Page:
In the U.S., job applicants and employees have a right to be free from discrimination and harassment by employers. Indeed, according to the U.S. Equal Employment Opportunity Commission, employers cannot treat you differently because of your race, religion, ethnicity, sexual orientation or any other protected characteristic.
Most employers are familiar with the legal protections their employees enjoy. As a result, it is not uncommon for discriminatory employers to blame an employee’s termination on something else. For example, your employer might rationalize firing you by claiming you failed to meet performance standards.
Was your employer’s explanation merely a pretext?
In the employment law context, pretext refers to a rationale that is not genuine. If your employer’s explanation is merely a pretext, your employer is trying to cover the true reason for your termination. You should know, however, that federal law prohibitions employers from using pretexts to hide their discriminatory conduct.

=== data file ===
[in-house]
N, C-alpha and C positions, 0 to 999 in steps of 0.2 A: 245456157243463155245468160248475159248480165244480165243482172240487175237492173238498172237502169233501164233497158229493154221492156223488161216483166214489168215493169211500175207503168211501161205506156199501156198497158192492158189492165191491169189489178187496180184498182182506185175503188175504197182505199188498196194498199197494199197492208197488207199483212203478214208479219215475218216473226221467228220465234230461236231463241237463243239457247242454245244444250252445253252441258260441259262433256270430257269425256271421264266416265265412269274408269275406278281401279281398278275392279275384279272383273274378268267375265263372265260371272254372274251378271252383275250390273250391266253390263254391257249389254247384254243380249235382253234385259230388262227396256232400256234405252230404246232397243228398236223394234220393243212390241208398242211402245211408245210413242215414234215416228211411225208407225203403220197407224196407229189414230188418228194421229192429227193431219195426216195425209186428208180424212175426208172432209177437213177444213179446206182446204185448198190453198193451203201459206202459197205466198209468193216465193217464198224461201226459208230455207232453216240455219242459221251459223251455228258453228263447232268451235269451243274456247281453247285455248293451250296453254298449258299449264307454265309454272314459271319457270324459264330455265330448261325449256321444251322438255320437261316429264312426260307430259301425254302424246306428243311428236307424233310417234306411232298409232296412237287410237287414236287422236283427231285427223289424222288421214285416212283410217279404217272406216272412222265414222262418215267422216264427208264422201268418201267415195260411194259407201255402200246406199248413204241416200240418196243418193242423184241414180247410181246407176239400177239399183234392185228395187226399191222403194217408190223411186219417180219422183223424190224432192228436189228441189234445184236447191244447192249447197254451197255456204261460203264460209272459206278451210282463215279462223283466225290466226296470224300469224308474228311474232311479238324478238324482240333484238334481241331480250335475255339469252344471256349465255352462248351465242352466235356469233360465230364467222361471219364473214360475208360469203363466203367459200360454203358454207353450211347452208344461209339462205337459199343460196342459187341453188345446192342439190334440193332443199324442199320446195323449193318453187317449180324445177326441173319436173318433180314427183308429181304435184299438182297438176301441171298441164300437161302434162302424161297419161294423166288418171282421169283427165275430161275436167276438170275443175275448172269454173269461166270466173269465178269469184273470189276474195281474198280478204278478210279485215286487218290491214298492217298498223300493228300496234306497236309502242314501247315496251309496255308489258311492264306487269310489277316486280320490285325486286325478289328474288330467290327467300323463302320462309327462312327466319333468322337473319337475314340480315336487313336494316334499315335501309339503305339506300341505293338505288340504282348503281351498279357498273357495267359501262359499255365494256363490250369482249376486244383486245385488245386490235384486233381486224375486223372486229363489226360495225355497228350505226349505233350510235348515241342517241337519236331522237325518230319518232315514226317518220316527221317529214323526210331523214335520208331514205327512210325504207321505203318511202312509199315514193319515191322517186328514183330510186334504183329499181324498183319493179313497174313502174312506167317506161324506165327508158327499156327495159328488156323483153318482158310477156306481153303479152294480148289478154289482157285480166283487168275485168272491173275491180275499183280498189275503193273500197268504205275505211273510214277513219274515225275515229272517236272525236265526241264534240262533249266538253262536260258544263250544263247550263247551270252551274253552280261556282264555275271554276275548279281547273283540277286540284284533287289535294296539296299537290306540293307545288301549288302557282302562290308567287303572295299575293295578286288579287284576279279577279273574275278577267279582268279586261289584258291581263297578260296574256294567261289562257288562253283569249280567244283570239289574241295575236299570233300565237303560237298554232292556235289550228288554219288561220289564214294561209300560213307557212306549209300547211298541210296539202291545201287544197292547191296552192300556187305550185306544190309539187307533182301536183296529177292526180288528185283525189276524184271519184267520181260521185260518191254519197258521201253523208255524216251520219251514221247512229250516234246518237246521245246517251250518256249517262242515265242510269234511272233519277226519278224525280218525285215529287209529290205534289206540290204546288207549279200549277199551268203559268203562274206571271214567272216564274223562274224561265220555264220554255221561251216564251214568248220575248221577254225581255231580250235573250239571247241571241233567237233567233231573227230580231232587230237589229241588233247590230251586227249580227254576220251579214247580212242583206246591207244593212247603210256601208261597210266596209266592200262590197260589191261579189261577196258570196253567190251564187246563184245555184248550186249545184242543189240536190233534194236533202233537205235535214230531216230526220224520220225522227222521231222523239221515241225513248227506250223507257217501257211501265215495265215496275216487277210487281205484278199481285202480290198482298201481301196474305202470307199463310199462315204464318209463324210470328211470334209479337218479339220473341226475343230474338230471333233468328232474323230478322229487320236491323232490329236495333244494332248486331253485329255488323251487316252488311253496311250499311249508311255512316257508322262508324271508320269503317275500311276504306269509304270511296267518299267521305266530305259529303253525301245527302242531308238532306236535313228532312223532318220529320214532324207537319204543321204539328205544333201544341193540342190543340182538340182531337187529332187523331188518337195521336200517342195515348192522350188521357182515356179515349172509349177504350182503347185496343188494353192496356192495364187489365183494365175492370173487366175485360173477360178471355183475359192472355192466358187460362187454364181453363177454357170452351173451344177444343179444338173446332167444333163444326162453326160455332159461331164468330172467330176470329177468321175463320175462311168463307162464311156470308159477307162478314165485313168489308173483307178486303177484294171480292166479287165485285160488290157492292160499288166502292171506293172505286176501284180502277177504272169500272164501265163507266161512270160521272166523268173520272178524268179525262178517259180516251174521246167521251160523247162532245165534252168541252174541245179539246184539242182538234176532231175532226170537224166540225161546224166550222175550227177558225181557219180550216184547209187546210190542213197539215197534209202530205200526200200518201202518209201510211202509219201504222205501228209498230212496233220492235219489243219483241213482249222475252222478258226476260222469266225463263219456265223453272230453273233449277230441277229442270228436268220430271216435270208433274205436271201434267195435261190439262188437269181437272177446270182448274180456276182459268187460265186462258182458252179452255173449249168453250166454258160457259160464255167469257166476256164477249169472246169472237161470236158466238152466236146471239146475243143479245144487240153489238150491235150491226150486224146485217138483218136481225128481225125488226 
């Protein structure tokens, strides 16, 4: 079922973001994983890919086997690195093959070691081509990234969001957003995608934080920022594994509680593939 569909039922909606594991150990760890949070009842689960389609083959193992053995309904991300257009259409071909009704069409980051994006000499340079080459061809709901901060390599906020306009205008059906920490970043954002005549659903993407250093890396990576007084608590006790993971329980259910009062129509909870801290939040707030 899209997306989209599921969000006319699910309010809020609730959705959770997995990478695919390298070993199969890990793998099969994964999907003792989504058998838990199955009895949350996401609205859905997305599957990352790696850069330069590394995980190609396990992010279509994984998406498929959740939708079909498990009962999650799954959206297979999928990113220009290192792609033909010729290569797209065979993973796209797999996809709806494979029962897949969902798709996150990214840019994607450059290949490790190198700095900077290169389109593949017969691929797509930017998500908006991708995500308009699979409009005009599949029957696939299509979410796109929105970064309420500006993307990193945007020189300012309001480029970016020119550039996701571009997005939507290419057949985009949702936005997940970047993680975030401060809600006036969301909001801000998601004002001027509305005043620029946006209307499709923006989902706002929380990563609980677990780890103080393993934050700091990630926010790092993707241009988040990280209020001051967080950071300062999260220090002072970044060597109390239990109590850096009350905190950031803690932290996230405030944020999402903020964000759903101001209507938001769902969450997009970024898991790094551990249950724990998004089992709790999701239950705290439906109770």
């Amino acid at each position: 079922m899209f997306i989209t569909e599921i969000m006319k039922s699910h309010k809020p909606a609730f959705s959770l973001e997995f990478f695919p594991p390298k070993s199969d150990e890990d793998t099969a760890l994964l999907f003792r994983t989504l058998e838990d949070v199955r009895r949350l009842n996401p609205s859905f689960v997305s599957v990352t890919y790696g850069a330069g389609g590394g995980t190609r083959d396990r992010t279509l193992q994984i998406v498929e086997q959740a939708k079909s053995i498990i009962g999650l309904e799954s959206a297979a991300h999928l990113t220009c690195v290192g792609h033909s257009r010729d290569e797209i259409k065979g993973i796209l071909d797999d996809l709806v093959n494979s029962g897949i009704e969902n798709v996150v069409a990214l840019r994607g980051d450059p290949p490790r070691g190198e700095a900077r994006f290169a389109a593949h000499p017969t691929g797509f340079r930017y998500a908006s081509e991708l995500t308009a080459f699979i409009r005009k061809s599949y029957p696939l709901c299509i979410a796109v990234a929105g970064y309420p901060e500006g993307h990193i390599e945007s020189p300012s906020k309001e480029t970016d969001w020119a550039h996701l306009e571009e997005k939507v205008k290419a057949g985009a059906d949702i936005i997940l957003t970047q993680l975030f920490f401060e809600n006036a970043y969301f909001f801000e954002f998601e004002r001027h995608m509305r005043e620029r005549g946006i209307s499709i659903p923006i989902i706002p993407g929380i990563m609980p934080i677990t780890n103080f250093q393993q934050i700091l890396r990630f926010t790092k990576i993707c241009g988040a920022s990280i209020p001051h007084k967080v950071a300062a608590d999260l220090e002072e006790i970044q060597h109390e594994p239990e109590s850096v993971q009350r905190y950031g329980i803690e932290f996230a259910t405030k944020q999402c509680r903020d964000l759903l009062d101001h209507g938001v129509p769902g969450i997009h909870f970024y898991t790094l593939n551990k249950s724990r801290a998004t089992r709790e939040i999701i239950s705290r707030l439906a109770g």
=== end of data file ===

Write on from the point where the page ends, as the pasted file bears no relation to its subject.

How do you prove a pretext?
As you might imagine, proving your employer is lying about the true reason for your termination can be difficult. Simply put, the more evidence you can gather, the greater the probability you have of proving a pretext exists. Performance evaluations, coworker testimony and employment records can be useful. After all, if your employer has discriminated against you, others may have experienced the same mistreatment.
Your employer should not get away with disguising the actual discriminatory reason for your termination. Ultimately, if you can prove your employer’s rationale was a pretext, you may be eligible for meaningful compensation.